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Shiny to the rescue
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In part one of this tutorial, you learned about what distance and similarity mean for data and how to measure it. Now, let’s see how we can implement distance measures in R. We’re going to look at the built-in dist() function and visualize similarities with a ggplot2 tile plot, also called a heatmap.
Implementation in R: the dist() function
The simplest way to do distance measures in R is the dist() function. It works with matrices as well as data frames and has options for a lot of the measures we’ve gotten to know in the last part.
It contains the data frame values, which contains data on which european right wing parties agree with which right wing policies. The columns represent parties, while the rows represent political views. The entries are ones and zeros — one if the party agrees with the idea, zero if it doesn’t. This means we’re working with a binary or Boolean matrix (data frame, to be exact, but you get the idea). If you remember what we talked about in part one of this tutorial, you’ll realize this is a perfect situation for the Jaccard distance measure.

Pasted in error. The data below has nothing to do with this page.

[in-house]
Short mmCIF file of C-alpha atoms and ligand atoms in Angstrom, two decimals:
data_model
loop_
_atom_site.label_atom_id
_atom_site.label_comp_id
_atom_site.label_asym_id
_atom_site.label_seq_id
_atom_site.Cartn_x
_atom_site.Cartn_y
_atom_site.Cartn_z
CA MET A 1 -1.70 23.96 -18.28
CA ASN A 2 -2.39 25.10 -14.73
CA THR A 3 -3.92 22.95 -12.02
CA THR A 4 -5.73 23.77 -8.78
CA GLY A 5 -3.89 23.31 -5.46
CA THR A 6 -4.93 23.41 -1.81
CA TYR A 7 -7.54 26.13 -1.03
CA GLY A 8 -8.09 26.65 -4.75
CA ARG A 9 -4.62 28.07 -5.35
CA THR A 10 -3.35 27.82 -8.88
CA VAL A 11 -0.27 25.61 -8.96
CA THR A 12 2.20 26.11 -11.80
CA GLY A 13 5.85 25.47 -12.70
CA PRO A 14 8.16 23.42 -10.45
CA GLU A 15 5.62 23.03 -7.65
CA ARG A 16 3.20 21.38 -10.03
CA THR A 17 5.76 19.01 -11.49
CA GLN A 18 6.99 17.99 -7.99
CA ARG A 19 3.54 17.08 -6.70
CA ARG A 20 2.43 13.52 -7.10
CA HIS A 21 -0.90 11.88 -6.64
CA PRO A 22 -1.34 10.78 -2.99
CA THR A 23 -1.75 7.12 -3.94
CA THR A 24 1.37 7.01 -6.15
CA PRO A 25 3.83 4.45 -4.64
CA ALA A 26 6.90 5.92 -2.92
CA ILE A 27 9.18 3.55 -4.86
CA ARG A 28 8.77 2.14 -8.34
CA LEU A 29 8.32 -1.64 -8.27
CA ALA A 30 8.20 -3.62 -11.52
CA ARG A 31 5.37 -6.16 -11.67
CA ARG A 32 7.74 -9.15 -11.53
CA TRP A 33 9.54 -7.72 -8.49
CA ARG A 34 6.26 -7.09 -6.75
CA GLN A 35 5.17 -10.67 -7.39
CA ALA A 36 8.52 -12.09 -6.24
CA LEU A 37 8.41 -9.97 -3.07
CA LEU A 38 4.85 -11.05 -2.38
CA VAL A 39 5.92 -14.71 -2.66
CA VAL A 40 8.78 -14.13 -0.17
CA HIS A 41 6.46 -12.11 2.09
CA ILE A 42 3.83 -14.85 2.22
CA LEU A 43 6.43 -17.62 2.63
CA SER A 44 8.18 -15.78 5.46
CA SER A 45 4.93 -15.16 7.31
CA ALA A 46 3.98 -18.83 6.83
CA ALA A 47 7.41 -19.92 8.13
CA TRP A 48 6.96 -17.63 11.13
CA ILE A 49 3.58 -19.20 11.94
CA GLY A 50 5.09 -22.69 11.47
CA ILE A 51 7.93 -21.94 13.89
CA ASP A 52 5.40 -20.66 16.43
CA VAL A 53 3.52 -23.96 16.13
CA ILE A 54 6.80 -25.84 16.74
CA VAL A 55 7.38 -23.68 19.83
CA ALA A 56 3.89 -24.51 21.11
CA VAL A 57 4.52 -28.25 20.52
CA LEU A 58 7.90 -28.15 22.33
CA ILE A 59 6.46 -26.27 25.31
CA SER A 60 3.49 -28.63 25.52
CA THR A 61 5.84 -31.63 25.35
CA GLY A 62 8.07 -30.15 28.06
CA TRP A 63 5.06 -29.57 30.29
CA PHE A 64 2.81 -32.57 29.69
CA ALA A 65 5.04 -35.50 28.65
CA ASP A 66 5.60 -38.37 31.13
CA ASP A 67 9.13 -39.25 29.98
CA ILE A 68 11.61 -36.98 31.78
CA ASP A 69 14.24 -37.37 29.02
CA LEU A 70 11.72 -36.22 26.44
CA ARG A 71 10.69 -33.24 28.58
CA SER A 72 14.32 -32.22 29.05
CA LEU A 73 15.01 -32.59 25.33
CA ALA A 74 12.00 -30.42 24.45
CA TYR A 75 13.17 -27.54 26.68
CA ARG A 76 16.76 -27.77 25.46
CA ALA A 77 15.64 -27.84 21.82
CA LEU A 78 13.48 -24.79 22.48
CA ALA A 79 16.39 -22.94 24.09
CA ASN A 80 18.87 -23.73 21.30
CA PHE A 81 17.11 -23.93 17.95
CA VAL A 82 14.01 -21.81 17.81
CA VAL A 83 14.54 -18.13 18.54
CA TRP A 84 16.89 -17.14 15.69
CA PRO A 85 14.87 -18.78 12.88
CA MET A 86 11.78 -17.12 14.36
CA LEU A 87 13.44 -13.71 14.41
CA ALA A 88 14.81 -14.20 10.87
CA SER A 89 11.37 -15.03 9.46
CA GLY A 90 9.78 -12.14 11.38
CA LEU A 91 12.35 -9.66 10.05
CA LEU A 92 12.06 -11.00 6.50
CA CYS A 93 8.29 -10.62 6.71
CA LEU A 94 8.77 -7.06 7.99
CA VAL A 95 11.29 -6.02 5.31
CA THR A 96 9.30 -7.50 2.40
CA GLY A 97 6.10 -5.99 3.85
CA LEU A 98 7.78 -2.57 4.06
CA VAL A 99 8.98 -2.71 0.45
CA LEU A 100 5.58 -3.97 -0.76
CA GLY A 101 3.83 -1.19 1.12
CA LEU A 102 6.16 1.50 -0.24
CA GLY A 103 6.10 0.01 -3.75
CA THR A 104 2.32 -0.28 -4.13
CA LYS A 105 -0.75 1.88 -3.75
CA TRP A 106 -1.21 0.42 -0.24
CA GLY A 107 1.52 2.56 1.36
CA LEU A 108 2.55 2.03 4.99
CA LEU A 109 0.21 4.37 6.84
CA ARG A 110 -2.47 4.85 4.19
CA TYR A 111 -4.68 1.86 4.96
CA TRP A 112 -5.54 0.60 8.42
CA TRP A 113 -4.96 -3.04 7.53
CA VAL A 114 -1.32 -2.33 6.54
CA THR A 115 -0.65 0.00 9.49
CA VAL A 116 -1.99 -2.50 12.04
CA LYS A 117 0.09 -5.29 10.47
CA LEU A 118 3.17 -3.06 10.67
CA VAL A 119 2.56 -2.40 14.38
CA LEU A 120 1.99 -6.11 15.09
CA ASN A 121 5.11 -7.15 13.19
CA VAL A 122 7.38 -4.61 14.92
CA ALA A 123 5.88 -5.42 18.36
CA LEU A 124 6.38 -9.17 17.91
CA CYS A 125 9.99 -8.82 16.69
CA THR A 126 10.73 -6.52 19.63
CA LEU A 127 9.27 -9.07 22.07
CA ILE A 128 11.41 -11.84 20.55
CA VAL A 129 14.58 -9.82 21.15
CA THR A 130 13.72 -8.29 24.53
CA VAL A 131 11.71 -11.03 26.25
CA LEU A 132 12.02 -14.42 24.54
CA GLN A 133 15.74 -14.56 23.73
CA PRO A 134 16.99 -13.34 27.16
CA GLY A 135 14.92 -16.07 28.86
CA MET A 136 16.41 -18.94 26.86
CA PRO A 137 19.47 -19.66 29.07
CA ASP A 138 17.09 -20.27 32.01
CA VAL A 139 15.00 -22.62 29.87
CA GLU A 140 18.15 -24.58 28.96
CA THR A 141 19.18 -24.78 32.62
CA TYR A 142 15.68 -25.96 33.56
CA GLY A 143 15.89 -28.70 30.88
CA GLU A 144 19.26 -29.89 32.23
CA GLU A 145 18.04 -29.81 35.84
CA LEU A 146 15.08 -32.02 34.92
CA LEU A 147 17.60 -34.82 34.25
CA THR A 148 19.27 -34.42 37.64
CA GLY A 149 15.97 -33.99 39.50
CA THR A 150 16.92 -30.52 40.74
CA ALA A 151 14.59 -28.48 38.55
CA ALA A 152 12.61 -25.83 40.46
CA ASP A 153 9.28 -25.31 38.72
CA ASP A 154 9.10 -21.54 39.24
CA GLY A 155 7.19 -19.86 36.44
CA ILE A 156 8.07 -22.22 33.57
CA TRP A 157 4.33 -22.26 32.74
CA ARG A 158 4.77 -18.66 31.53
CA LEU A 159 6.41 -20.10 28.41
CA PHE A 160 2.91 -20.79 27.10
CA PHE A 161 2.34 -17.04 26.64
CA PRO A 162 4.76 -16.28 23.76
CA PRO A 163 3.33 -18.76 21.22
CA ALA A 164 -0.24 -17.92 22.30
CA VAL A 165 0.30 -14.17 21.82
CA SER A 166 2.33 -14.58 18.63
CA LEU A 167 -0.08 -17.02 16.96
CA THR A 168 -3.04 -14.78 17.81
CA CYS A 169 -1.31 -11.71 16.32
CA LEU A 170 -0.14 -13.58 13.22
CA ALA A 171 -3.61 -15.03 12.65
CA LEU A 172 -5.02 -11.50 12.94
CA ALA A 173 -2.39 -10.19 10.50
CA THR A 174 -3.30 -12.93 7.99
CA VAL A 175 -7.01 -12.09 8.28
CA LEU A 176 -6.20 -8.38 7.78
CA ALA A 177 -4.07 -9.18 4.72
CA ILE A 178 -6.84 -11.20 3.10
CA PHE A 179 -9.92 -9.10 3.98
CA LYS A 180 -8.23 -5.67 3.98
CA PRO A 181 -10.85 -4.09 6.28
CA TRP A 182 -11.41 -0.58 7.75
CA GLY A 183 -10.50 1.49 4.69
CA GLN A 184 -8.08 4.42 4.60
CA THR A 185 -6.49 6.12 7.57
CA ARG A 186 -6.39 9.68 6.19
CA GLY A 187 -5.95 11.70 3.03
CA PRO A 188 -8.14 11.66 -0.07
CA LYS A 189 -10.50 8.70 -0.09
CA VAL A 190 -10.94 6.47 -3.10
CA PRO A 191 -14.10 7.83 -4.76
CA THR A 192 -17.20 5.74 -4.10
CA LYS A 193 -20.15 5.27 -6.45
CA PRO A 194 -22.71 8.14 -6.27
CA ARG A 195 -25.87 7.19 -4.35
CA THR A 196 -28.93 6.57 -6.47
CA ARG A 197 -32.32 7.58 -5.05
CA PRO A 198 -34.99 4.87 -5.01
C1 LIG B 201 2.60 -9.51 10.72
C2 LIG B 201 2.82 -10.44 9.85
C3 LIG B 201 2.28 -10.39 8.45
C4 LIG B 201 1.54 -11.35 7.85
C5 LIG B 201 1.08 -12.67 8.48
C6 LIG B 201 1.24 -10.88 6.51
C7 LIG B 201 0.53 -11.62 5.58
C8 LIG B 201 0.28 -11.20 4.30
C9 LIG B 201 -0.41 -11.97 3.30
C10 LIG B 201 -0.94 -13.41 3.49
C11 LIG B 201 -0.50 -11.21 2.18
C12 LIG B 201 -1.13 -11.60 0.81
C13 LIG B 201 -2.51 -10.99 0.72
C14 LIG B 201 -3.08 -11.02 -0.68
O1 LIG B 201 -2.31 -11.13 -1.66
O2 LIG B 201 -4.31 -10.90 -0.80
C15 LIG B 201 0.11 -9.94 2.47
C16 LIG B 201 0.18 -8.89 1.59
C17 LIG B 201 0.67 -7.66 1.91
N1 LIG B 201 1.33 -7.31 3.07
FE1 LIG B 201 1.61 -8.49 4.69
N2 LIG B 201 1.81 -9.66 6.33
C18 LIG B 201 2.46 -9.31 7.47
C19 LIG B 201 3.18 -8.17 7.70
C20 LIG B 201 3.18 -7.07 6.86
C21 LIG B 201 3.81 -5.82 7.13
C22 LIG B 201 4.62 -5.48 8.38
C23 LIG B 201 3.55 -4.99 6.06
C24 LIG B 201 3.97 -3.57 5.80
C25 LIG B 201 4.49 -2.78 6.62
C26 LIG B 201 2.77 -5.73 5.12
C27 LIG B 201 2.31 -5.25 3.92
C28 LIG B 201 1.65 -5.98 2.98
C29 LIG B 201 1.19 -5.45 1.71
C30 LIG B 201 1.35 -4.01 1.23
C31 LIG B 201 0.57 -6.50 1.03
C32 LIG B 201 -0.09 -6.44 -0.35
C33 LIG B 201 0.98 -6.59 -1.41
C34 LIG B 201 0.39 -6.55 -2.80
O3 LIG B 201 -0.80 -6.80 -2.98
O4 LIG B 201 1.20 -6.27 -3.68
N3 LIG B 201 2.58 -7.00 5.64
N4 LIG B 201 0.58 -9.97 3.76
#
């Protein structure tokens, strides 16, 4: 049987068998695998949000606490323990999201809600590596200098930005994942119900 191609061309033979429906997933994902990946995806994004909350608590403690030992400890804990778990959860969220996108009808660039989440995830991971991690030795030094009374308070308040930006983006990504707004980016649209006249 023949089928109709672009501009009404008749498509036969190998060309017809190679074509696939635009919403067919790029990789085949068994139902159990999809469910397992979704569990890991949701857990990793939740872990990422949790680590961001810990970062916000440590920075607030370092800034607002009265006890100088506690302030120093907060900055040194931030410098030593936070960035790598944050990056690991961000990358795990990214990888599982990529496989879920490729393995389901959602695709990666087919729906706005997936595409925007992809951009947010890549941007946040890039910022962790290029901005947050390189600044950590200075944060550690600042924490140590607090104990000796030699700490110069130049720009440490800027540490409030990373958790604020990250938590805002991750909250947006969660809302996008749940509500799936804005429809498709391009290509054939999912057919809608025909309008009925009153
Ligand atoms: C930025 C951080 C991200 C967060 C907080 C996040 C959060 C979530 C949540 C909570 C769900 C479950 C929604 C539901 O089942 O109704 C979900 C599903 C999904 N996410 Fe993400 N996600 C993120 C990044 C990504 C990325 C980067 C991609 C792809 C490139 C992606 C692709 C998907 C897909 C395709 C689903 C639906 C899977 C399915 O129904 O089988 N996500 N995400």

Since we want to visualize the similarities between the different parties, we want to calculate the distances over the columns of our dataset. This is a very important distinction, since some distance functions will calculate over rows per default, some over columns.
The dist() function works on rows. Since there’s no argument to switch to columns, we’ll have to transpose our dataset. Thankfully, this is pretty easy for data frames in R. We’ll just use t():
#dist() calculates over rows, so we'll use t(values)
Note that with the default settings for diag and upper, the resulting “dist” object will have a triangle shape. That’s because we’re calculating the distance of every party to every other party, so the resulting matrix would be symmetric. Since we want to visualize our results, though, that’s what we want. So to prepare for visualization, we’ll have to do two things:
Add the diagonal and the upper triangle to make a complete rectangle shape.
Convert back from a dist object to a data frame so ggplot can work with the data.
Also, remember how we wanted to visualize the similarity between the parties, not their distance? And remember how distance and similarity metrics are inverse to each other? Once we’ve converted back to a data frame, we can simply use
1-jacc to get the Jaccard similarities from the Jaccard distances the dist() function returns.
#we want values for diagonal and upper as well, so:
#ggplot needs a dataframe:
#we want the jaccard similarity, not the distance:
If everything went according to plan, View(jaccsim) should show a symmetric data frame with values between zero and one, the diagonal consisting of all ones.